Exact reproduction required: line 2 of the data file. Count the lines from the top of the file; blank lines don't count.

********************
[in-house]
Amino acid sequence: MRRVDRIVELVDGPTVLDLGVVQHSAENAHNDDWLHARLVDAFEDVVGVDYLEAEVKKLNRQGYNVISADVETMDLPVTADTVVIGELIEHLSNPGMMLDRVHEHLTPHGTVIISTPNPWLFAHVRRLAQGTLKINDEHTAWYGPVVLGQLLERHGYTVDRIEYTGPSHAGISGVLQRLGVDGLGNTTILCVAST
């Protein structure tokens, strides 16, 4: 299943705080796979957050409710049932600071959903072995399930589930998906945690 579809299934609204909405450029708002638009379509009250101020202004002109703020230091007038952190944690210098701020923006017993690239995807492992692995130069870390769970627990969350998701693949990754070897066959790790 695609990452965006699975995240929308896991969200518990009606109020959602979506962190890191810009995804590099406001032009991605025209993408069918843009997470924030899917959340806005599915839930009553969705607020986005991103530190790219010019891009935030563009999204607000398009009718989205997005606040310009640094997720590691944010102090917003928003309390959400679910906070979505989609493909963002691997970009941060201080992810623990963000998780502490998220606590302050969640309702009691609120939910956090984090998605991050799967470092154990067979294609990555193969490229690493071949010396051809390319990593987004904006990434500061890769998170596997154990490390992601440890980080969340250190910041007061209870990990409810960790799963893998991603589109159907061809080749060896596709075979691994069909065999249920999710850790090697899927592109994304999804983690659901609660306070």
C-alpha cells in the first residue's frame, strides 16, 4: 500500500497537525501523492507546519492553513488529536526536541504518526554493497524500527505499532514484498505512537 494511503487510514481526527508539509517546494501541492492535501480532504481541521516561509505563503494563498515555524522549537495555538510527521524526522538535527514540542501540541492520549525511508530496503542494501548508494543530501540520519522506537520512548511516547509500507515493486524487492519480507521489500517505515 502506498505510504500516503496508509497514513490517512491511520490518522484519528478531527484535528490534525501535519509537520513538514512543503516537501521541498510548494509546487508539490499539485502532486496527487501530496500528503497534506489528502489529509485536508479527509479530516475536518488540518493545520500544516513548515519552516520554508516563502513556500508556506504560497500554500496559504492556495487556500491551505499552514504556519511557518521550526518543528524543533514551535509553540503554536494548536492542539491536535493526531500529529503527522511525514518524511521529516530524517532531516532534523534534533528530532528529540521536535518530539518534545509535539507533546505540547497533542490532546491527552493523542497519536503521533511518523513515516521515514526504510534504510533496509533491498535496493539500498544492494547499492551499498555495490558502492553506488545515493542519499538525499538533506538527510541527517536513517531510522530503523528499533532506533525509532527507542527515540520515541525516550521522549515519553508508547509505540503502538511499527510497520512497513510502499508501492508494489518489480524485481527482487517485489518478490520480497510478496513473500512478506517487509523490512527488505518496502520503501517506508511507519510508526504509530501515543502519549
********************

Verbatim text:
Amino acid sequence: MRRVDRIVELVDGPTVLDLGVVQHSAENAHNDDWLHARLVDAFEDVVGVDYLEAEVKKLNRQGYNVISADVETMDLPVTADTVVIGELIEHLSNPGMMLDRVHEHLTPHGTVIISTPNPWLFAHVRRLAQGTLKINDEHTAWYGPVVLGQLLERHGYTVDRIEYTGPSHAGISGVLQRLGVDGLGNTTILCVAST